Today is a heartfelt day for me and for many people in my local area. Six years ago, I lost one of my dearest friends to cancer. Jules Becker was a mom, a daughter, a friend, a sister, a wife, and most importantly – a beautiful light in this world. She was a teacher to many and I am grateful beyond words for the impact her life and her death has made on me. I learned many lessons from the experiences we endured together. The following submission is from my son, Ryan Teasell. When he was applying to college last fall, he was asked to write an essay about a person or an experience that influenced him the most in his life. I could not be more proud of my son for the lessons he internalized and continues to carry on in his own life. We are all grateful for you Jules and you continue in our hearts…
The experience that most influenced my life throughout the past 17 years was knowing, loving and learning from a dear family friend of ours – Julie Becker. Julie was one of my mother’s dearest friends, and was like a second mom to me. She was full of life, had three kids, a husband, and loved being around everyone. She taught me the most important lesson I’ve learned in my life: Not to waste my time being angry, and to live my life to the fullest because we have so little time. I live by this statement in each day of my life through my actions at home, school and throughout my community.
When I first met Julie, I thought that she was quirky. She would have her messy hair in a ponytail, some kind of animal print shirt on with a great smile to go with it. Over time, I realized that everyone loved her because of her openness to everyone she encountered. I never appreciated how much time we spent together until the moment we found out the news of her being diagnosed with intestinal cancer. Her positive attitude about her future and commitment to her health was such a model of optimism for me. It was a tough time in my life because of my parent’s divorce, but Julie taught me that faith and determination about any situation, no matter how dire the circumstances, can bring a person through it to the other side.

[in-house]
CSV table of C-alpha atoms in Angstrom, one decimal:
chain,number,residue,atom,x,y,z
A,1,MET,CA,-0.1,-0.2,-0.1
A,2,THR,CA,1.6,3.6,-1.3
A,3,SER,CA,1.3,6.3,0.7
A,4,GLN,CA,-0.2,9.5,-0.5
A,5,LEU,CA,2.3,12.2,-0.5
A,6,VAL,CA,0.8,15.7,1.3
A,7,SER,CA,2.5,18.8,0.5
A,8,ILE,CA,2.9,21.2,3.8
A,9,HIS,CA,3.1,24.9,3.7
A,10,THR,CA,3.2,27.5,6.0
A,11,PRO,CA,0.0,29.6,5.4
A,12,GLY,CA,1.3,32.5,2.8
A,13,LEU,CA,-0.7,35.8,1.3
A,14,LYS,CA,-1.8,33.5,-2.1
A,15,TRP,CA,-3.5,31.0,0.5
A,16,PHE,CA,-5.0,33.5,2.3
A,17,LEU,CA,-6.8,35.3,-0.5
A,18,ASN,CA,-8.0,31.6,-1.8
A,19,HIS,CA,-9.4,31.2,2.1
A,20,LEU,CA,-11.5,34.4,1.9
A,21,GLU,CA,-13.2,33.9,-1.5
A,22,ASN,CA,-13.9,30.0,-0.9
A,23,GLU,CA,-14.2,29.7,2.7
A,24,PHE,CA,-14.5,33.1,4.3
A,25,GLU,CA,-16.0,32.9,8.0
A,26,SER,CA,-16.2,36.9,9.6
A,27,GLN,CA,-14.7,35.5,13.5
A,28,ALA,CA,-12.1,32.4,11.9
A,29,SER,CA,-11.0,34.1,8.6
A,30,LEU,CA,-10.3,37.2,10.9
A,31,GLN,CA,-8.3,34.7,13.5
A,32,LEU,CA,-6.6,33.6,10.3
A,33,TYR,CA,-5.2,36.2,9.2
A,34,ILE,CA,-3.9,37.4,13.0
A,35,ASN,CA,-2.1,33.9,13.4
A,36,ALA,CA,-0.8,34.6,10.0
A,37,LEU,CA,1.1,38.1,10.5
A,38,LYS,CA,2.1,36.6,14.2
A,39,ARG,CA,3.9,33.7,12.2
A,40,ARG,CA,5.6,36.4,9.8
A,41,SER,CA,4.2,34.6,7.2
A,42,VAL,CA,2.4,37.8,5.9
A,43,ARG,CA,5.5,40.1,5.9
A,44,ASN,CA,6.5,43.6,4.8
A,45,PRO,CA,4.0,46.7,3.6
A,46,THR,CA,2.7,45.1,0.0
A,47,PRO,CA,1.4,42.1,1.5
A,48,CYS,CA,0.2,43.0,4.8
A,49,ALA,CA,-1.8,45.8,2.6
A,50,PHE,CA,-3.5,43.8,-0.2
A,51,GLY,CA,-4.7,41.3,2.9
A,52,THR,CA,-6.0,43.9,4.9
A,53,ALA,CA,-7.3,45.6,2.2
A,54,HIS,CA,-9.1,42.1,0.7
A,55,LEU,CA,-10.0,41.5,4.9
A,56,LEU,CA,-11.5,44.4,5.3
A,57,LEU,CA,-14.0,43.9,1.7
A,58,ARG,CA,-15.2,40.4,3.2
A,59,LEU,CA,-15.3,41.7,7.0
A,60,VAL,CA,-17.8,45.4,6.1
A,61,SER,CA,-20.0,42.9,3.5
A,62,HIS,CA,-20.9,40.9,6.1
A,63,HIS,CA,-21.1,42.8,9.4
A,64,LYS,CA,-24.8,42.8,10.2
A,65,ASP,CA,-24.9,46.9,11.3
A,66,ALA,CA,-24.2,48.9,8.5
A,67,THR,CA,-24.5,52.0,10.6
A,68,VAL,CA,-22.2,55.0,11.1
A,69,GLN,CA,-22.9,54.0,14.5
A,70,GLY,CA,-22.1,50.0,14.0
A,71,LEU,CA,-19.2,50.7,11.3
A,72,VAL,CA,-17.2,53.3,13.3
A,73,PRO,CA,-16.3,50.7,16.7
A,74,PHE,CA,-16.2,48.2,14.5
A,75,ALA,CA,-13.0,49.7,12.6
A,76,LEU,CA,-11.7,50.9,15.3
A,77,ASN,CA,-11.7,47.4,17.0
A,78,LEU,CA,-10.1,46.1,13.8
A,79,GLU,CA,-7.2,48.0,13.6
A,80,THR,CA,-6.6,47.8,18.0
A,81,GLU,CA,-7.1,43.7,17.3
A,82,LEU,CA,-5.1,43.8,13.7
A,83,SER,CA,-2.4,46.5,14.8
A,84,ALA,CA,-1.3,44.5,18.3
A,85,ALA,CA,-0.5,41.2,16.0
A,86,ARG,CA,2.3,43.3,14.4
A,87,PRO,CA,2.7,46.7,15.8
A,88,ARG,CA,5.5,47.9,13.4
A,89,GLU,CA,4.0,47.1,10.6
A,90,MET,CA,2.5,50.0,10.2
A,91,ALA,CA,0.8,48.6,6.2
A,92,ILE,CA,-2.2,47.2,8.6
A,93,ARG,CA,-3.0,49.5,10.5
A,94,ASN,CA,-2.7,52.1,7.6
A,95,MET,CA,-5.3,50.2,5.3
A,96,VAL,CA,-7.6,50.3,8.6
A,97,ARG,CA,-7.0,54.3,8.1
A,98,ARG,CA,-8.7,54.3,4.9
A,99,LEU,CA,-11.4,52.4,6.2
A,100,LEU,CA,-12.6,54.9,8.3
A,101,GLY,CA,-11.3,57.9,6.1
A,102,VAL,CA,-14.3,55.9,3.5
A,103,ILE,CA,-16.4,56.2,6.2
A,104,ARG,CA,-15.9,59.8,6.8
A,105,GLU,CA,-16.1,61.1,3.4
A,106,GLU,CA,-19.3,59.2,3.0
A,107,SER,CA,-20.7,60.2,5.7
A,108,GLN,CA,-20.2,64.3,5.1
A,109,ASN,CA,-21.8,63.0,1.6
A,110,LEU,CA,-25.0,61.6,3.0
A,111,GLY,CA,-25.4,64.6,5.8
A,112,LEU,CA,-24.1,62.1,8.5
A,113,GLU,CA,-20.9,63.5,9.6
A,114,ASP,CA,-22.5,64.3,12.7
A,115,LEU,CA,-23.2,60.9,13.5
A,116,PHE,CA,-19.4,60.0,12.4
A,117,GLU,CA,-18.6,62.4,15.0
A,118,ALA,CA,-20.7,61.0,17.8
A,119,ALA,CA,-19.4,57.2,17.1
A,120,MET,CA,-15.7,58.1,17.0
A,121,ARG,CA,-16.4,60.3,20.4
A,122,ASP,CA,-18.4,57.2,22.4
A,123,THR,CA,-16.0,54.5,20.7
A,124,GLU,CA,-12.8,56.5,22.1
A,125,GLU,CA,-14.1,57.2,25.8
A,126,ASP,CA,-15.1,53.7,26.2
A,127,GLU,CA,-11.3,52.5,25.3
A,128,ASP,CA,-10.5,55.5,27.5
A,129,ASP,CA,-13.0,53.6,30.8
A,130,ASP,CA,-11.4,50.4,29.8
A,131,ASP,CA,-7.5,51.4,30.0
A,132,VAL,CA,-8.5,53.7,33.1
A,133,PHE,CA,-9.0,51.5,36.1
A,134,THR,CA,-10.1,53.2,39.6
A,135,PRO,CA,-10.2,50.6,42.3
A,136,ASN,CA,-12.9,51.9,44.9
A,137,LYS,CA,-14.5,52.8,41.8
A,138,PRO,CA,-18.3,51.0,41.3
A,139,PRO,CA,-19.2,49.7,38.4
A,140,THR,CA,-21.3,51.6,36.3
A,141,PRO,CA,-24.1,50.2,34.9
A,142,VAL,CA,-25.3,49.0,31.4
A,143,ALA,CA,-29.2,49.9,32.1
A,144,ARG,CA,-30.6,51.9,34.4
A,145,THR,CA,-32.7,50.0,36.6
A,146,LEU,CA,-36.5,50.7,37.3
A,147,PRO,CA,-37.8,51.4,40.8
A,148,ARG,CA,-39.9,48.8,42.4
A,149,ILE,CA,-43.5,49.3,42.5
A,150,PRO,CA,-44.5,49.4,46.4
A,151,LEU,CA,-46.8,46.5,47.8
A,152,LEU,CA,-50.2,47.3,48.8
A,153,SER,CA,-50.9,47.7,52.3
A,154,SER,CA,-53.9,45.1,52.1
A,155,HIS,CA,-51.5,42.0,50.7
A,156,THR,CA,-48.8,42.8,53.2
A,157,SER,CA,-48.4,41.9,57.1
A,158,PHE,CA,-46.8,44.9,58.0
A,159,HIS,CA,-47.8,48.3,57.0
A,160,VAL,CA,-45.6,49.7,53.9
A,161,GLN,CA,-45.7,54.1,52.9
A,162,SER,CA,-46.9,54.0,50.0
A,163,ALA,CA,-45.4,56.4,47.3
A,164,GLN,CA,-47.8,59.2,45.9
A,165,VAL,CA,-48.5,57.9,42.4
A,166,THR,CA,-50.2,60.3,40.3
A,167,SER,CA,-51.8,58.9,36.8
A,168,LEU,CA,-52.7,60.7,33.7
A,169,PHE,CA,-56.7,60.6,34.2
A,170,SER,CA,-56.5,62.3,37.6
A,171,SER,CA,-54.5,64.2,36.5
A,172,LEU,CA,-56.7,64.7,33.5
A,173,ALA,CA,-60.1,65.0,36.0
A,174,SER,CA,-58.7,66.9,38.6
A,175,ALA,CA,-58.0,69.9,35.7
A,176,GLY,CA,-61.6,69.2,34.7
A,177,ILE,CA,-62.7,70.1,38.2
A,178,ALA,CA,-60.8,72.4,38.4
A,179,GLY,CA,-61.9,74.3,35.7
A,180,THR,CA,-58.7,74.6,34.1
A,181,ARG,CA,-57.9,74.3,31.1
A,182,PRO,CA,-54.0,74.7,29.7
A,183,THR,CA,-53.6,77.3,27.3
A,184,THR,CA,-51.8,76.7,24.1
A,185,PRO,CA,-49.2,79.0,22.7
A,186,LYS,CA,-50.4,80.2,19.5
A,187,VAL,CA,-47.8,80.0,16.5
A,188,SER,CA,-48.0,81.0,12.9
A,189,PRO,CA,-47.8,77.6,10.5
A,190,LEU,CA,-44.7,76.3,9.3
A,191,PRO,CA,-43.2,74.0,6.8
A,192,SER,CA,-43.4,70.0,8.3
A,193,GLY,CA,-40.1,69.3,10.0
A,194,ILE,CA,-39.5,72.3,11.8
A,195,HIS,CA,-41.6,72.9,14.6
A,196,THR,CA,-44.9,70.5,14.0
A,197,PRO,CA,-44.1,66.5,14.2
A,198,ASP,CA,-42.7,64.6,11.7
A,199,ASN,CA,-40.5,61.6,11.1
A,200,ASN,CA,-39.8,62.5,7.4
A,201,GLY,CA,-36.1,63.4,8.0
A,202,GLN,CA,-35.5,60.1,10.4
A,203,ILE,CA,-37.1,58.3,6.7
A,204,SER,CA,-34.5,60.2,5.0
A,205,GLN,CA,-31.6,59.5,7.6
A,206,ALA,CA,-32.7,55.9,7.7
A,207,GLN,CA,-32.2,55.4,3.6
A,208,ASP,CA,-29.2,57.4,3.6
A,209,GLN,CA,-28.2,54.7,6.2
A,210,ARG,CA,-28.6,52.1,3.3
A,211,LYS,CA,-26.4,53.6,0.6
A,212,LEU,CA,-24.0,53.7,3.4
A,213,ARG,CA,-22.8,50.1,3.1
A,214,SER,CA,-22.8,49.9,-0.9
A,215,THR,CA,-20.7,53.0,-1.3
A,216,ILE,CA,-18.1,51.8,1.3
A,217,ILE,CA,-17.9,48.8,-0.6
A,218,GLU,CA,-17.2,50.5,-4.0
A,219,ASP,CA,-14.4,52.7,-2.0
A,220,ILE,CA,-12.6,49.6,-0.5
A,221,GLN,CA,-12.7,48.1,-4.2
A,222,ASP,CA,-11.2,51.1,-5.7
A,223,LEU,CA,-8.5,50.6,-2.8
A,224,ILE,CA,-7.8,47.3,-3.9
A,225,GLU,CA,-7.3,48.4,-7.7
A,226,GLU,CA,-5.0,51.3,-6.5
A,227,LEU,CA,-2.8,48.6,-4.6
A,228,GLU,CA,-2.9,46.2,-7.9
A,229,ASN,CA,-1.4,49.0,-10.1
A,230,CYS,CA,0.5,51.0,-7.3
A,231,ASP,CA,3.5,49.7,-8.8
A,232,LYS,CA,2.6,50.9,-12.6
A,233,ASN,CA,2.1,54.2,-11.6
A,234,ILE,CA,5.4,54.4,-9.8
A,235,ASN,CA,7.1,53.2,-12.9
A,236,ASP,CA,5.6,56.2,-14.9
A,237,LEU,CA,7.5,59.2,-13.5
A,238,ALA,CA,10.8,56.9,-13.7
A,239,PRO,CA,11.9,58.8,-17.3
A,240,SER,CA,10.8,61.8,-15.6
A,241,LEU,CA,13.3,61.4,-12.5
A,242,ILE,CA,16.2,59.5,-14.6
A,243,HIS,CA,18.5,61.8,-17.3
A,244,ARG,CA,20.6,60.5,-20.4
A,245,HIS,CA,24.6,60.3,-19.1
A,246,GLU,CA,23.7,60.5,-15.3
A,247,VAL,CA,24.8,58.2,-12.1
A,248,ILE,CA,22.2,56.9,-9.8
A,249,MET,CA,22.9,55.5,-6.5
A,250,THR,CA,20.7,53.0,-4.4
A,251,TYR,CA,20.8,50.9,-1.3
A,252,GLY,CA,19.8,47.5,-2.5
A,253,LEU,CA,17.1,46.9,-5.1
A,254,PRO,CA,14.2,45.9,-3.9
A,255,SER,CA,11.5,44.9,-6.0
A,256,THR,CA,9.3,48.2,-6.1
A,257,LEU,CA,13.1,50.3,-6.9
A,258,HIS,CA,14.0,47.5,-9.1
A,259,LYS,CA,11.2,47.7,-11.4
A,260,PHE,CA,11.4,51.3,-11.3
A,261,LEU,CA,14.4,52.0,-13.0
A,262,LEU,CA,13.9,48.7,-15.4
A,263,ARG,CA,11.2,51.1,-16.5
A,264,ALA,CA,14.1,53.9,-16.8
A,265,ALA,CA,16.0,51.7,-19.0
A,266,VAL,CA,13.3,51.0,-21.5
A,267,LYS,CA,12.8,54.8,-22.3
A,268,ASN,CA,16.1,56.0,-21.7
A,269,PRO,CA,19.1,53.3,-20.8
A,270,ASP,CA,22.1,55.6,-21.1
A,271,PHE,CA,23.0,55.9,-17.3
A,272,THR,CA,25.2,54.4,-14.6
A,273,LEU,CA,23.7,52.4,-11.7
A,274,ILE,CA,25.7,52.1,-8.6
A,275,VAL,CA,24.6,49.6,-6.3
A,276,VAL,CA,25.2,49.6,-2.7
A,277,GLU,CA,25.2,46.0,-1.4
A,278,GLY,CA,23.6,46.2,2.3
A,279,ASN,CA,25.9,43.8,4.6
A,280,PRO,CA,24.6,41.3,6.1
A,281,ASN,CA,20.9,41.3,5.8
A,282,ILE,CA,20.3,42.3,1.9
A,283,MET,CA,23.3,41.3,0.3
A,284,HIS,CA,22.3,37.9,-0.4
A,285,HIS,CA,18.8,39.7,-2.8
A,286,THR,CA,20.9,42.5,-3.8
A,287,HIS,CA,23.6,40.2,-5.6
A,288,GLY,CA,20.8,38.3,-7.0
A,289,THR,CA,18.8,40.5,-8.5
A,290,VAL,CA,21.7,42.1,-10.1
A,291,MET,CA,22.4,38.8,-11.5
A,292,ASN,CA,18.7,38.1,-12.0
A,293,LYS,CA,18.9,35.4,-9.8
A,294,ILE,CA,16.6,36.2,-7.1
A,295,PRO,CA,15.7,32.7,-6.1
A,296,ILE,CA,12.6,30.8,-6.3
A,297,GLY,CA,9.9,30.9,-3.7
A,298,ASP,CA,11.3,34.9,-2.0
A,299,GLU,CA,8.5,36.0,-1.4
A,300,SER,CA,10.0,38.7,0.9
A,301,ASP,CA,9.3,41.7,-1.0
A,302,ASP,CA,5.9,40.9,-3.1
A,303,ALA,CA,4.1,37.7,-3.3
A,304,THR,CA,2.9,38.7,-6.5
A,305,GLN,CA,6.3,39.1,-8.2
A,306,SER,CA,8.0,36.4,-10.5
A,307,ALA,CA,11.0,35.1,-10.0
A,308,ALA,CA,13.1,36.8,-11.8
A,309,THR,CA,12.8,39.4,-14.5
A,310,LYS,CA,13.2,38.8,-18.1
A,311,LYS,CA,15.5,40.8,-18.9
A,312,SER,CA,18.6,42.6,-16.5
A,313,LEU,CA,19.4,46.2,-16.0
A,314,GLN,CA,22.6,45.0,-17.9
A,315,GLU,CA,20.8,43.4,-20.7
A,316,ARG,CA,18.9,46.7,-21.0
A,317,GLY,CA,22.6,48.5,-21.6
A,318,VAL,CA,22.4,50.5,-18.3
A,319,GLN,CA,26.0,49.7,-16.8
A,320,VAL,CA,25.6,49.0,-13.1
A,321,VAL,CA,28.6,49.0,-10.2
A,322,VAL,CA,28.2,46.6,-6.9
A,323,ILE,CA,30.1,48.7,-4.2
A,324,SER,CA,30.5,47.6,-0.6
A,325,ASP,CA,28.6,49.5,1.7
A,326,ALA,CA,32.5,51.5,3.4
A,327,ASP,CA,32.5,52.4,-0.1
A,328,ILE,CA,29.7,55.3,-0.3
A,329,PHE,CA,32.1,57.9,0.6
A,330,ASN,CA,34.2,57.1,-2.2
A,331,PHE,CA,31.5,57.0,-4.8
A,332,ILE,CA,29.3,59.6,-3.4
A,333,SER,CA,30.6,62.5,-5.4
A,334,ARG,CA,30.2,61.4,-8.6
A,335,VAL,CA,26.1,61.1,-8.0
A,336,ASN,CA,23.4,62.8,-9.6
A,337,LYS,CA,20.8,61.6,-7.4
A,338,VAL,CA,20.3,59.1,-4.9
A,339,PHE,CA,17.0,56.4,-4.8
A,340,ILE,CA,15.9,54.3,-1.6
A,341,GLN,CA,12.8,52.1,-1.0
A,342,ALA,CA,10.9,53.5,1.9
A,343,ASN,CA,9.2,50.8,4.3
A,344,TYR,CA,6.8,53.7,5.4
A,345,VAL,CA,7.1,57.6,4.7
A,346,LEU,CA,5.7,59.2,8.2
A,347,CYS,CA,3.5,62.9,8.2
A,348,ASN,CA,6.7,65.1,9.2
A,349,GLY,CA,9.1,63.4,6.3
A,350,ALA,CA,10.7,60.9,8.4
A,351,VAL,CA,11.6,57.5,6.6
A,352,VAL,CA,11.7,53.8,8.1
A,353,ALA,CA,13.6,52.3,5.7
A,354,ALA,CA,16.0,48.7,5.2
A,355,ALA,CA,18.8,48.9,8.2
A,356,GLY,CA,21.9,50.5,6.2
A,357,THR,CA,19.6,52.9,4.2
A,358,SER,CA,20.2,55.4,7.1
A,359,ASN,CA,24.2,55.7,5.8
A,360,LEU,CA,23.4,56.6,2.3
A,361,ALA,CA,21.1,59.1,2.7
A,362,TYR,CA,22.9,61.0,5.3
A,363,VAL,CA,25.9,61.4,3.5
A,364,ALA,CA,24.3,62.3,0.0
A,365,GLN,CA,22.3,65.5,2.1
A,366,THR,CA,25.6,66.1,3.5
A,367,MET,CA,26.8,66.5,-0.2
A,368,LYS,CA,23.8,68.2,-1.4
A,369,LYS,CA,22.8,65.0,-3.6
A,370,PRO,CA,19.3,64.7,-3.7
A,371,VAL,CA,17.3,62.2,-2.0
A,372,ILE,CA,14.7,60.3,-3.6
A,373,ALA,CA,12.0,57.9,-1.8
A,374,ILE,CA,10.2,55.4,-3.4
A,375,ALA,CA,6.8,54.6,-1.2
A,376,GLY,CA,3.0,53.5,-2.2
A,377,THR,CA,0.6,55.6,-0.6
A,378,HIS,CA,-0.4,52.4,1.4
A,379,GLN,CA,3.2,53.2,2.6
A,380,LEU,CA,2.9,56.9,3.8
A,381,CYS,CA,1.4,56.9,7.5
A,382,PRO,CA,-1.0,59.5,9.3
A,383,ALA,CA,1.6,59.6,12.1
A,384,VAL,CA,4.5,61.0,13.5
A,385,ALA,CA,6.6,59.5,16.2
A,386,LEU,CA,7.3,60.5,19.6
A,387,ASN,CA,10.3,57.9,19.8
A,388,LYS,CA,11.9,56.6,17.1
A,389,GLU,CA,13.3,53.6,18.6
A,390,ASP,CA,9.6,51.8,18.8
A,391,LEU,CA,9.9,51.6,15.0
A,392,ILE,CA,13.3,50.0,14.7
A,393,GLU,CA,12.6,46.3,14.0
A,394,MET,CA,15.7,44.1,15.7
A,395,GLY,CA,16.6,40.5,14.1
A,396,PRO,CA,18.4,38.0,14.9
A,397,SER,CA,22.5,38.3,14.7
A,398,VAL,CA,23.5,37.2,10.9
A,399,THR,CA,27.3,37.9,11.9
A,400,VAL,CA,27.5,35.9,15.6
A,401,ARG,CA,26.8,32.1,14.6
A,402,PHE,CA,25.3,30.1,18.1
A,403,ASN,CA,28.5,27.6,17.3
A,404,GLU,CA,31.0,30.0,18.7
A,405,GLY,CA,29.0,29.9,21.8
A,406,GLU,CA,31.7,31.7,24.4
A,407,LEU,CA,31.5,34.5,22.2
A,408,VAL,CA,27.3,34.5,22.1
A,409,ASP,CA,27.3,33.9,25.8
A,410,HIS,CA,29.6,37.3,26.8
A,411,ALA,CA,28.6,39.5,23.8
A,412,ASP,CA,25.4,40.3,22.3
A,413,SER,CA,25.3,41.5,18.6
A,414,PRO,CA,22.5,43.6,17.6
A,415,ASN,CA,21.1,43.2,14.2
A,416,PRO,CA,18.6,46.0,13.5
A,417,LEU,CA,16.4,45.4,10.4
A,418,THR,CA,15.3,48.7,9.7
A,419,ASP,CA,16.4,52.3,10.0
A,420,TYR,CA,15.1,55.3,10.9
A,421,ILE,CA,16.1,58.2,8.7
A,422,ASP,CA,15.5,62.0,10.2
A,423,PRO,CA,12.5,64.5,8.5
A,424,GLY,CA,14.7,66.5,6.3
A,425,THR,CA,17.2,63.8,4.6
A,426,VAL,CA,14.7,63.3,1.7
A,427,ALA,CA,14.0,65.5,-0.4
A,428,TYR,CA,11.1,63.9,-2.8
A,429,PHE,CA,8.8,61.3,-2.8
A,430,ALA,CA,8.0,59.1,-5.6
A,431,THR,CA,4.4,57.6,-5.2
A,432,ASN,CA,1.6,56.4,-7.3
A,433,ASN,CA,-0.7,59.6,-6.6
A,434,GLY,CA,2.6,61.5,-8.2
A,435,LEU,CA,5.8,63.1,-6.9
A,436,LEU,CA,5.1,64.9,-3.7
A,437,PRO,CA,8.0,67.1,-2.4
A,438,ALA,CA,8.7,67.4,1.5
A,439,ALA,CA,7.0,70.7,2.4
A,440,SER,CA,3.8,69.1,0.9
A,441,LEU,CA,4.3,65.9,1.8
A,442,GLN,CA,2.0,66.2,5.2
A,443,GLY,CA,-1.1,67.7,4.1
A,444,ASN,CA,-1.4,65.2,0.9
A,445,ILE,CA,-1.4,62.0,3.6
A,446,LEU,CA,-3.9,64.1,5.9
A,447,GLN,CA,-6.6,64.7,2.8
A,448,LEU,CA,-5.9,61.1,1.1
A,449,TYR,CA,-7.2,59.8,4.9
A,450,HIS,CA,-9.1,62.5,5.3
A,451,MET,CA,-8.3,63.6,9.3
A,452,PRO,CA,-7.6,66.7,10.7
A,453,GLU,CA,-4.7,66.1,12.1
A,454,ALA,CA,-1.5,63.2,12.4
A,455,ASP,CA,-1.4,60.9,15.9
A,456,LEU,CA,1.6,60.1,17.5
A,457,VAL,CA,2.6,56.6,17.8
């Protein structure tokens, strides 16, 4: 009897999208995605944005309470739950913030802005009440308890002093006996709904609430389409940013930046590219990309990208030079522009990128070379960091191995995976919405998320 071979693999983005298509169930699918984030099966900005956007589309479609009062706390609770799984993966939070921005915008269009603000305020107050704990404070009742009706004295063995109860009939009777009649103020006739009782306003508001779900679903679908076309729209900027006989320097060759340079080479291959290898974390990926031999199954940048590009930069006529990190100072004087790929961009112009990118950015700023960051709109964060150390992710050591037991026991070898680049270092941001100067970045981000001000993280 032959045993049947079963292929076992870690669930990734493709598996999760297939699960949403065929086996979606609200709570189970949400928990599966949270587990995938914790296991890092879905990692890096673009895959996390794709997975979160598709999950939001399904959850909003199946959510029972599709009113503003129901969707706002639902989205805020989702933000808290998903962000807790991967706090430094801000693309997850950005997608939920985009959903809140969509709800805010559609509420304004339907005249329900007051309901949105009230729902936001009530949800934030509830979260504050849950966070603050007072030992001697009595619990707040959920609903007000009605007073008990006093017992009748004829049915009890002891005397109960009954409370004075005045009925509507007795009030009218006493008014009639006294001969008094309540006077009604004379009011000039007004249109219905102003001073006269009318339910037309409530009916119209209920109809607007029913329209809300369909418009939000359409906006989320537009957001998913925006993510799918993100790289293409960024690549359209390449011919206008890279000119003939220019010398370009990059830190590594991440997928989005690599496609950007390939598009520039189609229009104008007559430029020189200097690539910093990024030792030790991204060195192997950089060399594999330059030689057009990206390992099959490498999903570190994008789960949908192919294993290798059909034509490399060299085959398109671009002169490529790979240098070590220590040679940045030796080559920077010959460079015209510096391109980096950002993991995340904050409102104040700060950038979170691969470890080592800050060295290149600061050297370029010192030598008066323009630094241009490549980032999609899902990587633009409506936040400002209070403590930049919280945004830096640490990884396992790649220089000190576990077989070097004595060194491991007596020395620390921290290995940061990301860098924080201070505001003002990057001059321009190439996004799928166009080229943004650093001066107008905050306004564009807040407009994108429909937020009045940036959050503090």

After months of recovering from a dangerous surgery to remove the cancer, Julie gained strength and started to look like herself again. I remember the day I got home from school and Julie was there. Grinning with she screamed “IT’S GONE!” The doctors told her that her cancer was in remission. Everyone was inspired by her courage through the healing and we were ready to move on.
Three months later, devastating news arrived that her cancer had returned. Julie had three months to live. Upon receiving the news, she decided that she wanted to have a celebration of life event. It was amazing to see the people she impacted in her life. She smiled radiantly, and brought light to such a dark time, which ultimately helped everyone cope with the situation. She understood what living in the moment meant and wished we could all have the gift of understanding “presence” as she did. Julie died 100 days later, on Friday, April 13th, 2007. The positive impact of Julie’s selflessness at her goodbye party has remained with me. Her initials are written on my cleats to remind me I have an angel watching over me. It’s truly about the journey of life in each moment – not about the destination for me.
The Becker family has a cherry tree outside her bedroom that always bloomed late. The day she died, the tree bloomed. She taught me that even the darkest subject can be brought to the light, and that life is too short to have any hatred. Whenever I see that cherry tree, it reminds me of her. When the cherry tree blooms, I have faith, courage and presence in my own life.